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"Caesar and Cleopatra":

- the 20th century literature is characterized by a rebirth of dramatic interest both in


Great Britain and in the United States. In England the influence of Ibsen made itself
strongly felt in the problem plays of G.B. Shaw and in the realism of John Galsworthy
and Somerset Maugham. T.S. Eliot revived and enriched the verse drama, John
Osborne expressed the rebellious attitude of the "Angry Young Men" in Look Back in
Anger. Eugene O'Neill, Tennessee Williams and Arthur Miller gave America a serious
drama, with modern features, influenced by the European experiments.
- the modern "drama of ideas" is exemplified in the plays of Ibsen, Shaw, Galsworthy,
and many others. The problem plays represent in dramatic form a general social
problem, a philosophic idea, shown as it is confronted by or must be solved by the
protagonist.
- Shaw's plays are conflicts of ideas and his characters prime reason for existence is to
put forward these ideas. His heroes were often created as mouthpieces for the
playwright's ideas. They tend to make a lot of witty, intellectual speeches through which
Shaw's ideas are conveyed to the audience.
- the true subject of a debate drama being an idea, the events in the plot are less
important. Shaw said about his plots: "Shavian plots are as silly as Shakespearean plots
and, like Shakespeare's they are all stolen from other writers".
the innovatory technique is based on reversal: Shaw takes a familiar theatrical type or
situation and reverses it so that his audience is forced to reassess things radically. In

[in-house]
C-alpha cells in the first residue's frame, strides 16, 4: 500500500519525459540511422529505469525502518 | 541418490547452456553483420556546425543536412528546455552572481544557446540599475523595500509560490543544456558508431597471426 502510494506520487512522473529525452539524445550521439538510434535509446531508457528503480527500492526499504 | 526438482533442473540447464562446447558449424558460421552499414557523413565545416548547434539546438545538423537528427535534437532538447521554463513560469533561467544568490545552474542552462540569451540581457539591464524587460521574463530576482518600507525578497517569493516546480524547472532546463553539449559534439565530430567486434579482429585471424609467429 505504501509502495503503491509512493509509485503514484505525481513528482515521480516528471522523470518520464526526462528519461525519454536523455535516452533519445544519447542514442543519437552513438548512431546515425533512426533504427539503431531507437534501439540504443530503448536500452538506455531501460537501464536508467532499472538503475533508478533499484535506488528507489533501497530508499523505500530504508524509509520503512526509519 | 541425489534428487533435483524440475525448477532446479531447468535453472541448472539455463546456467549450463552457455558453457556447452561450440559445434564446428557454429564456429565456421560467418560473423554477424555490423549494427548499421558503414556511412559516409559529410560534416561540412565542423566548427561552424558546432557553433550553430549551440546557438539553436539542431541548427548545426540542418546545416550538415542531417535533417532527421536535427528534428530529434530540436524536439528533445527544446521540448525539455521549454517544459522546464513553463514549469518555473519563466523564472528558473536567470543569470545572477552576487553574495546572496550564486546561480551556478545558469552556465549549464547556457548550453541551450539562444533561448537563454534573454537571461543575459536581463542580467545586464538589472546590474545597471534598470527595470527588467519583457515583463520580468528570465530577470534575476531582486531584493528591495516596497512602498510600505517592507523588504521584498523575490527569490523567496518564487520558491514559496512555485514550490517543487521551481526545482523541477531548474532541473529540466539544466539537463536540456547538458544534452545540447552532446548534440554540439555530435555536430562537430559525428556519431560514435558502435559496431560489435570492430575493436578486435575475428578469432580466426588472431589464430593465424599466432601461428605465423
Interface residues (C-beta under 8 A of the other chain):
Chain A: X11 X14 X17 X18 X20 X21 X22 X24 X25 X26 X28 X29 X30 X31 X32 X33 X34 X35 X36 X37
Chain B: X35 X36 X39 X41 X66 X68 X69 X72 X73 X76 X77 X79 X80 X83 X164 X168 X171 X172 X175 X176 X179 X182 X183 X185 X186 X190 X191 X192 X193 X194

Caesar and Cleopatra Shaw reverses the traditional view on the two legendary
characters. His Caesar has no trace of heroism and grandeur. He looks like an old
gentleman, a well-educated member of the English middle-class, endowed with a sense
of dry humour. Cleopatra, the glamorous, ambitious and clever Queen of Egypt,
appears in Shaw's play as a rather common, timid young girl who has nothing from the
majestic figure of the legendary queen.
-in Shaw's plays paradox is the most important comical device.
Shaw's reinterpretation of history:
Shaw's historical plays deglamorize history, underlining the discrepancy between the
legend surrounding historical personalities and the reality that lies beneath the "myth".
The technique of reversal functions with great comic effect when applied to famous
historical characters like Caesar and Cleopatra. Caesar, far from being a heroic figure,
is seen by Cleopatra as an elderly gentleman, who cannot scare even a girl. What is
even funnier, he is told by a girl (for that is Cleopatra's image in Shaw's play) how to
govern: "You are very sentimental, Caesar; but you are clever; and if you do as I tell
you, you will soon learn to govern".
G.B. Shaw explained in his Notes to Caesar and Cleopatra that he intended "to produce
an impression of greatness by exhibiting Caesar as a man, not mortifying his nature by
doing his duty, but as simply doing what he naturally wants to do".